THE Dean of Bradford was today appointed Dean of St Paul’s in London, nearly five months after his predecessor resigned in the wake of the row over anti-capitalist protesters camped outside.
The Very Rev Dr David Ison, 57, will take up the senior post in May, following the resignation of the Rt Rev Graeme Knowles on October 31.
The Rt Rev Knowles quit his post shortly before St Paul’s announced that it was suspending legal action against the Occupy London protesters.
The protest forced a week-long closure of the cathedral, the first time it had been closed since the Second World War, after officials received a report by health and safety officials.
The protesters were finally evicted last week from outside St Paul’s after legal action by the City of London Corporation.
The post of Canon Chancellor of St Paul’s, vacant after Dr Giles Fraser resigned rather than see the protesters evicted by force, has not yet been filled.
Dr Ison, who is married with four children, has been Dean of Bradford since 2005.
“My appointment as Dean of St Paul’s has been as unexpected for me as the vacancy itself was unanticipated,” he said.
“The upheavals of the last few months at St Paul’s, and the underlying spiritual, social, economic and political issues which they highlight for our country, are very much on the agenda for the Cathedral in London - but they are also issues for people, churches and cathedrals across the country.
“Even Bradford has had an Occupy camp, although it was in front of City Hall rather than at the Cathedral.”
The Bishop of Bradford, the Rt Rev Nick Baines, said: “I am delighted that St Paul’s Cathedral is to have as its new dean a man of such warmth, ability and stature as David Ison.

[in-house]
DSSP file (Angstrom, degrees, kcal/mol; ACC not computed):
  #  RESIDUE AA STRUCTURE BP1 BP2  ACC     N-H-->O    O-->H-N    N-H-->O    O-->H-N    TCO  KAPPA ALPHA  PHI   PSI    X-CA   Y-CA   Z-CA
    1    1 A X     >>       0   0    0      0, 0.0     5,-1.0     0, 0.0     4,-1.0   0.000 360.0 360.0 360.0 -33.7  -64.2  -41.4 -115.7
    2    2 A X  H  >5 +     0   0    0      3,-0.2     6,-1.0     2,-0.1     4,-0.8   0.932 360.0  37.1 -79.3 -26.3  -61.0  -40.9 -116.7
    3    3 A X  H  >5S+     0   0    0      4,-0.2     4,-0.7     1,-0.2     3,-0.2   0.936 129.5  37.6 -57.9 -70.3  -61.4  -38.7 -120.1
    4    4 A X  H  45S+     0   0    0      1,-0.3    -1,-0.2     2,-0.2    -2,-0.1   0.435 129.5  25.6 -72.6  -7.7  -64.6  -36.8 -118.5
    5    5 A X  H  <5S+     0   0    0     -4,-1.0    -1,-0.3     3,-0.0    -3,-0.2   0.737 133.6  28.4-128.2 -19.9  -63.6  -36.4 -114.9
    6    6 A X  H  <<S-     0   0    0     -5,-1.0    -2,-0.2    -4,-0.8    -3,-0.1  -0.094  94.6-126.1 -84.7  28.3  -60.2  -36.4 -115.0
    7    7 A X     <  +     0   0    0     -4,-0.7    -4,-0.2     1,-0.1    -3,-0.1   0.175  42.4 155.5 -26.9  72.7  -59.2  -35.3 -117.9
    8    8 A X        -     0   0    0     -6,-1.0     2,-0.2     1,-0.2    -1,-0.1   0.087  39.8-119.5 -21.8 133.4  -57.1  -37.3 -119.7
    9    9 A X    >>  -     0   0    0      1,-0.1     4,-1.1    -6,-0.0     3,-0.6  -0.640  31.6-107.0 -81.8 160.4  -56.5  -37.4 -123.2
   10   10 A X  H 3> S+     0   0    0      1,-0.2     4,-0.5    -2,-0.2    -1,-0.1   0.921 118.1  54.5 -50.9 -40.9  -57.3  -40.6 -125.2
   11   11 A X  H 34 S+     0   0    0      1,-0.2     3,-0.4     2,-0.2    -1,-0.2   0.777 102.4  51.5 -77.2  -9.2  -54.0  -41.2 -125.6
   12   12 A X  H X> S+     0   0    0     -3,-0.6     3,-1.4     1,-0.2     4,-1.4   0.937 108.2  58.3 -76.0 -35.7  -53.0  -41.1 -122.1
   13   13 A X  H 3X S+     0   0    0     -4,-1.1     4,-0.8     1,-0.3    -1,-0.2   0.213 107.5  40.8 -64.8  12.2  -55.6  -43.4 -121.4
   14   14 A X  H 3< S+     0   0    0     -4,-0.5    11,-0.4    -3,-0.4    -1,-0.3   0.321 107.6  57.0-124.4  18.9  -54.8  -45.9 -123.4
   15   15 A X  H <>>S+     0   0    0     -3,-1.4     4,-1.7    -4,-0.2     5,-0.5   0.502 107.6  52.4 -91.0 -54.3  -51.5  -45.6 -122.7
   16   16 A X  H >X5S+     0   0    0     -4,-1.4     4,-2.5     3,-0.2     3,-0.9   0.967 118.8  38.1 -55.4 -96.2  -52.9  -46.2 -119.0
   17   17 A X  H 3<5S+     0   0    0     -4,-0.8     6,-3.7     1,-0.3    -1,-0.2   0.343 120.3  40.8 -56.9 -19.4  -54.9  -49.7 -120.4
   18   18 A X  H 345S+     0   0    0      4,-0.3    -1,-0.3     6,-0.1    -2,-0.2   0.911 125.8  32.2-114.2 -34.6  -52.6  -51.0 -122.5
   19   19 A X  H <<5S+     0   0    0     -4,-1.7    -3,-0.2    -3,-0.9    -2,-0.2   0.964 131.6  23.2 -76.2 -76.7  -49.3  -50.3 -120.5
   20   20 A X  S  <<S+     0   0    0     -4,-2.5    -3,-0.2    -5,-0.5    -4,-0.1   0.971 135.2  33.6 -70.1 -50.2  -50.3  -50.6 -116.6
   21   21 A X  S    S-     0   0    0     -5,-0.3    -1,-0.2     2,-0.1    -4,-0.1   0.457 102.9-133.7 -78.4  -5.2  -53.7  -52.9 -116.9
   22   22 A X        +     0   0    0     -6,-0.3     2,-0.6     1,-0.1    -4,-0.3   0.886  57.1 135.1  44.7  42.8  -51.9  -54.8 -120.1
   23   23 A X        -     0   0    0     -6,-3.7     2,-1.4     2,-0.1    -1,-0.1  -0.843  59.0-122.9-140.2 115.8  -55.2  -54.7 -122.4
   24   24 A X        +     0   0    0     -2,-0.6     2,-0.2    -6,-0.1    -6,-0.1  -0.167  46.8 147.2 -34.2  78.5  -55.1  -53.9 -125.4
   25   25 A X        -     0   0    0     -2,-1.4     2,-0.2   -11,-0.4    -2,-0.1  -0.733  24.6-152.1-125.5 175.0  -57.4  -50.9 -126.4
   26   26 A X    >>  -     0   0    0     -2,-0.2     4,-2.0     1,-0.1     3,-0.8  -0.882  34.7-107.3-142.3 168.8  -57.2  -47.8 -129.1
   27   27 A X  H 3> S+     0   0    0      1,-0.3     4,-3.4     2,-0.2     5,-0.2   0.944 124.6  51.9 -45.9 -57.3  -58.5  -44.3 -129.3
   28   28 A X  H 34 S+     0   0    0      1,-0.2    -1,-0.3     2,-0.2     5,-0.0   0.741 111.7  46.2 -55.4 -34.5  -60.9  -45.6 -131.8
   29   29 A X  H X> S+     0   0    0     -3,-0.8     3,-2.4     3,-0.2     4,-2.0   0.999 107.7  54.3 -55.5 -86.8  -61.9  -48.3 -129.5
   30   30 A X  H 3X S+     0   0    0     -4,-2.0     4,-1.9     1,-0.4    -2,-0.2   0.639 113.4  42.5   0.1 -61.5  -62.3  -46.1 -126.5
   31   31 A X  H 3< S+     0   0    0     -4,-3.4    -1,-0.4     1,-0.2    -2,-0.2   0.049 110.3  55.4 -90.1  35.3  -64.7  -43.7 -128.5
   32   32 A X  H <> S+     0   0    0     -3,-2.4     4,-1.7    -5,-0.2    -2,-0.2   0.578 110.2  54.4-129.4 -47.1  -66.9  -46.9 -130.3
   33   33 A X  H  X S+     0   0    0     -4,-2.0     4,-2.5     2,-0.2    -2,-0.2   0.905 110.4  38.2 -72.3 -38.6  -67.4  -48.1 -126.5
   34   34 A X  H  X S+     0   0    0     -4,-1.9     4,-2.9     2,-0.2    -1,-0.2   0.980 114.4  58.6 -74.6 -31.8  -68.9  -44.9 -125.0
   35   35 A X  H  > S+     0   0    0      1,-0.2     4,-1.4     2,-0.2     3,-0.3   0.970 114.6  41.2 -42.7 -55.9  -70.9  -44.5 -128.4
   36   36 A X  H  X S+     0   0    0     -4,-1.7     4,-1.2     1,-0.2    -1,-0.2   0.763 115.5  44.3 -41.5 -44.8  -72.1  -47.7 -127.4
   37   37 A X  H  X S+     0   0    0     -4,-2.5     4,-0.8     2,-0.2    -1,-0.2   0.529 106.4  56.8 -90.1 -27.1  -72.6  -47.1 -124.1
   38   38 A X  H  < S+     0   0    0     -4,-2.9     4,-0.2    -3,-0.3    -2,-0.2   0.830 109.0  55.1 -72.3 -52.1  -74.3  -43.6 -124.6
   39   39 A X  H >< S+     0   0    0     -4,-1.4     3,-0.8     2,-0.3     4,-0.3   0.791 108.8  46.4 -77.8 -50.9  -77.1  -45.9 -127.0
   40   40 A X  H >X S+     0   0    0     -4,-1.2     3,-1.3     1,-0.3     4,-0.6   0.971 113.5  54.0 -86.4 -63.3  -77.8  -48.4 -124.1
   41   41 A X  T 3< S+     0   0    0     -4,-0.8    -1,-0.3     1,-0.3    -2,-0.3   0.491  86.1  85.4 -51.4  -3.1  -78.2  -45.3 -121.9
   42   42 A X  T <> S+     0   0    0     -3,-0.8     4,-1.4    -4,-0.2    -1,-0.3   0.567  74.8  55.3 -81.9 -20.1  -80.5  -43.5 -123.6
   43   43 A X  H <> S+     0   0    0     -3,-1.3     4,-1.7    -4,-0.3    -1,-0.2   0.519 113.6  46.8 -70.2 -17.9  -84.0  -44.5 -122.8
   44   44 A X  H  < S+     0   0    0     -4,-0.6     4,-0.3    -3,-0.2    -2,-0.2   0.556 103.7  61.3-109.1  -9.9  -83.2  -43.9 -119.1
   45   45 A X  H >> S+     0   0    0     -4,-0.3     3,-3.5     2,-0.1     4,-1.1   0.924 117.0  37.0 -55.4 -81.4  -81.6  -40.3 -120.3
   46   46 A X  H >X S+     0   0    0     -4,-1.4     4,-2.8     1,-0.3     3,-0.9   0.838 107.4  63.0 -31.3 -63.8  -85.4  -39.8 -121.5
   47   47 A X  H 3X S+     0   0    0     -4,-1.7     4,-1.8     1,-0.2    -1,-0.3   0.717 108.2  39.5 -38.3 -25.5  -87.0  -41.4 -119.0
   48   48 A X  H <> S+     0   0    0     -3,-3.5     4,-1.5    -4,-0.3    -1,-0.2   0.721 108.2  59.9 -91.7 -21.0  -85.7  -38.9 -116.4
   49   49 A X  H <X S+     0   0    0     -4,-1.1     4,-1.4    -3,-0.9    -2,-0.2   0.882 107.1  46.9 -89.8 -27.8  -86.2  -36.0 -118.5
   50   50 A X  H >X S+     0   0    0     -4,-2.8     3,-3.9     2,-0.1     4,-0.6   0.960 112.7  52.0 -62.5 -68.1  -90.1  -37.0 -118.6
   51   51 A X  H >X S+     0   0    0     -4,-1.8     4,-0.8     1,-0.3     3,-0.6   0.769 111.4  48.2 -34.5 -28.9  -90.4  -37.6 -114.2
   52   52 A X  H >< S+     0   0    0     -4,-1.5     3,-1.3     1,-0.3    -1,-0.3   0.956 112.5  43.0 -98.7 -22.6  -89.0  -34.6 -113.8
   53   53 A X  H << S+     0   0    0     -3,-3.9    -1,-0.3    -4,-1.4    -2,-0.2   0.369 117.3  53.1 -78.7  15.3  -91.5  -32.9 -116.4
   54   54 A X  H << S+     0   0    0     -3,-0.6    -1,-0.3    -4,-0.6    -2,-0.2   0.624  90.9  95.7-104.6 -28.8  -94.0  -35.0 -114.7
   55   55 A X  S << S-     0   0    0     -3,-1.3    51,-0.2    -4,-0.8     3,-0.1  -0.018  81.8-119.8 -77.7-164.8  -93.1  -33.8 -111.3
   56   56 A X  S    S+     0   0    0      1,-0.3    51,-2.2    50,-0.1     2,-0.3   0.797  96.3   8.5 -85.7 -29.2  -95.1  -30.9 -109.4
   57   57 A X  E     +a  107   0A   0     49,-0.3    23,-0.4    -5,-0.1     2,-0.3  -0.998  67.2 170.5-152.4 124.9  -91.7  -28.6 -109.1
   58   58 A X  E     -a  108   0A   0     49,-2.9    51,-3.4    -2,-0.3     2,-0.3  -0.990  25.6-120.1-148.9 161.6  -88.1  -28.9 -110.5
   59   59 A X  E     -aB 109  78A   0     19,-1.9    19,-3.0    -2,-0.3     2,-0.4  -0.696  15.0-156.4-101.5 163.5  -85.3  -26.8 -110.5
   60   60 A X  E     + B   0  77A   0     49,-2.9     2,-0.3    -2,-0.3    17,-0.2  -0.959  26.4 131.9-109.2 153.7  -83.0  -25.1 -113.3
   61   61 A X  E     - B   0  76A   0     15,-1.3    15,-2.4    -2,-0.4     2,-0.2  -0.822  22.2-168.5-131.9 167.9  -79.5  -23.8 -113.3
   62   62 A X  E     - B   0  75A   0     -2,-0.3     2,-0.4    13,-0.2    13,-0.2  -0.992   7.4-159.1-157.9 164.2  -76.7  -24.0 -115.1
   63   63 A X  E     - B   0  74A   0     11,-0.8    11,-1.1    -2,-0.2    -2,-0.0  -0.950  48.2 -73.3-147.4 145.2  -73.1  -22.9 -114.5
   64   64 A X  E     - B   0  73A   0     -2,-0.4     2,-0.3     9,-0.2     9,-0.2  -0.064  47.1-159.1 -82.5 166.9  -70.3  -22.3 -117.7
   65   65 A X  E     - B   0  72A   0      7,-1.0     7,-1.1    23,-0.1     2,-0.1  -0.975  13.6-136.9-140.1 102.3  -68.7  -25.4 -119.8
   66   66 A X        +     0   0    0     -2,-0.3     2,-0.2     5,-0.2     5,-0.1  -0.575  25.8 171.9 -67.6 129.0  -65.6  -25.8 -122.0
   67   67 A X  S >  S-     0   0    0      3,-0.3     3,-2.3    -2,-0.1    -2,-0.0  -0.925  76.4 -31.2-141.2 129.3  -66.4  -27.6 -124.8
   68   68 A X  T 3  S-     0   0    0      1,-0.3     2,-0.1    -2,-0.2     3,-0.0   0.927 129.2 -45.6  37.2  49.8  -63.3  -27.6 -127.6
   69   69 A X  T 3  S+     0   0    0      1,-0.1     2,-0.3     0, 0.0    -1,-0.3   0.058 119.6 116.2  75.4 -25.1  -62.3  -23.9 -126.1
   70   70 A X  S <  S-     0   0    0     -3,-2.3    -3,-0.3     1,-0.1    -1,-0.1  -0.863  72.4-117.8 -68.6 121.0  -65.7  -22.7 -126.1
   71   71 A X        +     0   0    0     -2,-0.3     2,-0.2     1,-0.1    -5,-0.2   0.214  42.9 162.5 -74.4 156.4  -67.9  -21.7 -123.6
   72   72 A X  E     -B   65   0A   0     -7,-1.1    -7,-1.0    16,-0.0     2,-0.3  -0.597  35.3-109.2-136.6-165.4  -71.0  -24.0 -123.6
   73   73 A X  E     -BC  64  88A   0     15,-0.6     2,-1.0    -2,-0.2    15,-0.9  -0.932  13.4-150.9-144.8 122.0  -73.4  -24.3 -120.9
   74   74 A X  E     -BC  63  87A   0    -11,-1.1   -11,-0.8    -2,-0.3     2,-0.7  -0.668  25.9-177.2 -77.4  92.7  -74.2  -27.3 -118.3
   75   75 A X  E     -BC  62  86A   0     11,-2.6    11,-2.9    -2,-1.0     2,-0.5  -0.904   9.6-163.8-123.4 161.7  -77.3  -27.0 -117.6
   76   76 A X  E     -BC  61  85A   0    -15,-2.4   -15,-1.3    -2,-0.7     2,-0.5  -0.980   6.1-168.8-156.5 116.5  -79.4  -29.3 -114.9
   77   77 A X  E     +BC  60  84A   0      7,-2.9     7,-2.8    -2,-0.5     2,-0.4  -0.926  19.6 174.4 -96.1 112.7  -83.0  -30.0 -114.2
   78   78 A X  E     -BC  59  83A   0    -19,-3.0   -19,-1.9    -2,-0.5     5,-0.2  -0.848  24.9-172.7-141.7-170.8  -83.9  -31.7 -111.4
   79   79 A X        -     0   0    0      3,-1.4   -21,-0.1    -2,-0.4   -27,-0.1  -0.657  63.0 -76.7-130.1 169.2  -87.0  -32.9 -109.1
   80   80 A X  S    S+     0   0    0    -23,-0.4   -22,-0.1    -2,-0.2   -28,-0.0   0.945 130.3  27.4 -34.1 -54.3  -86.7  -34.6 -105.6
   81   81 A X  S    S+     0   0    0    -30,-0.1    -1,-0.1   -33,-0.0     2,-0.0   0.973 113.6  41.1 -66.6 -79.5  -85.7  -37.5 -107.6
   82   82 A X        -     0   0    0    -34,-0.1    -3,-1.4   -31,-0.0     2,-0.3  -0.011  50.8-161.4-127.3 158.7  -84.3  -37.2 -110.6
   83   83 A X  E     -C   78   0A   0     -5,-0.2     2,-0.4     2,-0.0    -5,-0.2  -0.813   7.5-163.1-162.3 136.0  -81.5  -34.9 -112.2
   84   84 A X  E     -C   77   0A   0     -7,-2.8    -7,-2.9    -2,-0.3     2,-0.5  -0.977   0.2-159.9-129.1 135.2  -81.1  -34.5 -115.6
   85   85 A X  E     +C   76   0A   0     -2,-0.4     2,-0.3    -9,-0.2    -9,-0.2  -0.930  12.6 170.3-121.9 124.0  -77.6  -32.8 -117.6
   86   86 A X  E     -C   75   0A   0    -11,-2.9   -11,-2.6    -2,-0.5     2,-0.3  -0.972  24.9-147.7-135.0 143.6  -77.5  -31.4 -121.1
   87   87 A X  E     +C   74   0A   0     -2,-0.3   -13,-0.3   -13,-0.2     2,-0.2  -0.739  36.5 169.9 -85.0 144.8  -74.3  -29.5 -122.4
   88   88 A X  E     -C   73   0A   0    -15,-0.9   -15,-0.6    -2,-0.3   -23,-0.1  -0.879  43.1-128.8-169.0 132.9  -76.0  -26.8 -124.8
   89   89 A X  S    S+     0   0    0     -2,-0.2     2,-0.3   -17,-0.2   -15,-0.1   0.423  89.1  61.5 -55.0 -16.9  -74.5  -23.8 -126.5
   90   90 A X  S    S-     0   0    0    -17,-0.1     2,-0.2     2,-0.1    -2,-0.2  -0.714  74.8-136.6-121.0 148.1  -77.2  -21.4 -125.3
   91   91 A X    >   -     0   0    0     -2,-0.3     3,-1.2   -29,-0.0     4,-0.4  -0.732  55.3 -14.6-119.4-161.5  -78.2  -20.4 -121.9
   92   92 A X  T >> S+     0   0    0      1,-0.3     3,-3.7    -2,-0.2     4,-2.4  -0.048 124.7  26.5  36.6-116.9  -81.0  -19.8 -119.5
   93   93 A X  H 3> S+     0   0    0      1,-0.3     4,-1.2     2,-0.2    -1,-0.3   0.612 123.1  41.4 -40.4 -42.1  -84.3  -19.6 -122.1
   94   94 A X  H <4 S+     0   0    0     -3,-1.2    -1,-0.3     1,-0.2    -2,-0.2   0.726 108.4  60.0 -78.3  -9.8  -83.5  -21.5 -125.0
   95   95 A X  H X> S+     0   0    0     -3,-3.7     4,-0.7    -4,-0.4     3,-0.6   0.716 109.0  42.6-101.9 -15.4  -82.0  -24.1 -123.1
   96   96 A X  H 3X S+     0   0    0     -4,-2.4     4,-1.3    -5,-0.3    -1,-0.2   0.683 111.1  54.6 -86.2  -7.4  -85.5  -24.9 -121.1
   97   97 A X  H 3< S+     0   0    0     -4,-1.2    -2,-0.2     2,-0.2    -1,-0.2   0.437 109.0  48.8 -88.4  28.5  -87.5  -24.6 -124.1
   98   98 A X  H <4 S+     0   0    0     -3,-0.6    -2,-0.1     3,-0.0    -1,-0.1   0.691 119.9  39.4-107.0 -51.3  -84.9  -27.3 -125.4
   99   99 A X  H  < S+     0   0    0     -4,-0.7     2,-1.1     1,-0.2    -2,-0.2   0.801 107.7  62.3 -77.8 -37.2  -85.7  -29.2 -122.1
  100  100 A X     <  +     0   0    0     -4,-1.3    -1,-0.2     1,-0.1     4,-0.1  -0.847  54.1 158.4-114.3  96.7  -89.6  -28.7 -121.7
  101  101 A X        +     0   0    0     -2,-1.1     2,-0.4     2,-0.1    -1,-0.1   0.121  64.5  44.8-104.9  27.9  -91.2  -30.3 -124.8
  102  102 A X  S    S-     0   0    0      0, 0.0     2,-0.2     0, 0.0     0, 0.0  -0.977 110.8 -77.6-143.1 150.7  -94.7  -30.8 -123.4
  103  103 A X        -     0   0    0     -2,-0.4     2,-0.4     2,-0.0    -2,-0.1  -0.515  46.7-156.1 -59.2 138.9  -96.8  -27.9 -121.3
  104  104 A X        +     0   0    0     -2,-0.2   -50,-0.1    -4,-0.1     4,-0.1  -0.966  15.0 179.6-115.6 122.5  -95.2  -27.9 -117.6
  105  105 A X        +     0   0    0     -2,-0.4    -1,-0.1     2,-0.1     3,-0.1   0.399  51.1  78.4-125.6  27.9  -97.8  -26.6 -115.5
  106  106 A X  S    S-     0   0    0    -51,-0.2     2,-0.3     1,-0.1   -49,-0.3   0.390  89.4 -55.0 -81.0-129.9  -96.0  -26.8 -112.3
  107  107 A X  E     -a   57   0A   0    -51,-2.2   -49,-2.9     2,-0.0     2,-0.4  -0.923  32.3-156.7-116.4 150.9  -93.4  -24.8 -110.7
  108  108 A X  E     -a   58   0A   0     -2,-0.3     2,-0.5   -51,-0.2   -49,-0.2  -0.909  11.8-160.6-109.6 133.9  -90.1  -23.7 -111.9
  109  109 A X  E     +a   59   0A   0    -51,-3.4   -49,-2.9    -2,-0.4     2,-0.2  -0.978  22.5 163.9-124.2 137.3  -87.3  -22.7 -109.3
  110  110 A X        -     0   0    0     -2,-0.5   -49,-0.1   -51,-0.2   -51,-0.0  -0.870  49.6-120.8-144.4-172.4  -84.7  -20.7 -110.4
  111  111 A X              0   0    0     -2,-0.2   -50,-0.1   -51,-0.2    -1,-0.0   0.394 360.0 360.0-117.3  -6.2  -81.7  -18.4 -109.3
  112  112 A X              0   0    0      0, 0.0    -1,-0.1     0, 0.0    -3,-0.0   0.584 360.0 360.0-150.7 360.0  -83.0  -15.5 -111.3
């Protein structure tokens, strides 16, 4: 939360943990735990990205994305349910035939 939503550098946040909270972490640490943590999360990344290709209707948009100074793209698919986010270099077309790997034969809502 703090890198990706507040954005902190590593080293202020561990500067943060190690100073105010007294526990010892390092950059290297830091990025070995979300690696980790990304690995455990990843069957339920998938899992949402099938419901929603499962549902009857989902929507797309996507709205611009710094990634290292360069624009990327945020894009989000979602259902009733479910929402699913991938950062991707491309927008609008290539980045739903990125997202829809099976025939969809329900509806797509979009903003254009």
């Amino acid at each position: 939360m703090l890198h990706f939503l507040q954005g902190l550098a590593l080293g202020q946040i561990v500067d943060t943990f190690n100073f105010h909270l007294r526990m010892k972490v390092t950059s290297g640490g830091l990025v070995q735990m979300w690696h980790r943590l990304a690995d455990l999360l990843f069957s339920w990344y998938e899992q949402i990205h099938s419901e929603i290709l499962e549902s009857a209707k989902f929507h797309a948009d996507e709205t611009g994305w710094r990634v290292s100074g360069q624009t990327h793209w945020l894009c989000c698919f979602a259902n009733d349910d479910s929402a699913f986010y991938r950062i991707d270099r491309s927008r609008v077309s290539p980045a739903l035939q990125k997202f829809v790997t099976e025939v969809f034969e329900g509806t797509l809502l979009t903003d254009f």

“I am sad that Bradford will be losing a dean who has done extraordinary work in the last six-and-a-half years for the good of the diocese, the city and its diverse people.”
The Bishop of London, the Rt Rev Dr Richard Chartres, welcomed the appointment of Dr Ison.
“Rarely before has St Paul’s role at the centre of both the Church in London and at the heart of this great, world city been more keenly felt than now, in the wake of the Occupy protest,” he said.
“With that dual responsibility comes an ongoing need and opportunity for the Cathedral to provide an important and relevant outlet for prayer, reflection and debate, accessible to all Londoners and to those from around the globe, who flock to this international heritage site.
“David brings with him the ideal credentials to take on the challenge and his experience of cathedral life in an urban centre will prove invaluable.
“His additional skills and knowledge of clergy training will be of significant wider benefit to the diocese as a whole.”
Dr Chartres also paid tribute to Mr Knowles, who resigned two weeks after the Occupy protest began, saying it had been a “testing” time for him personally and for the chapter of the cathedral.
Dr Chartres said: “I also want to thank again David’s predecessor as Dean, Graeme Knowles, who we were very sorry to see go.
“Graeme accomplished a great deal in his time at the cathedral, which should not be overshadowed by the events that led to his departure.
“He will be missed and I wish him well in his next role.”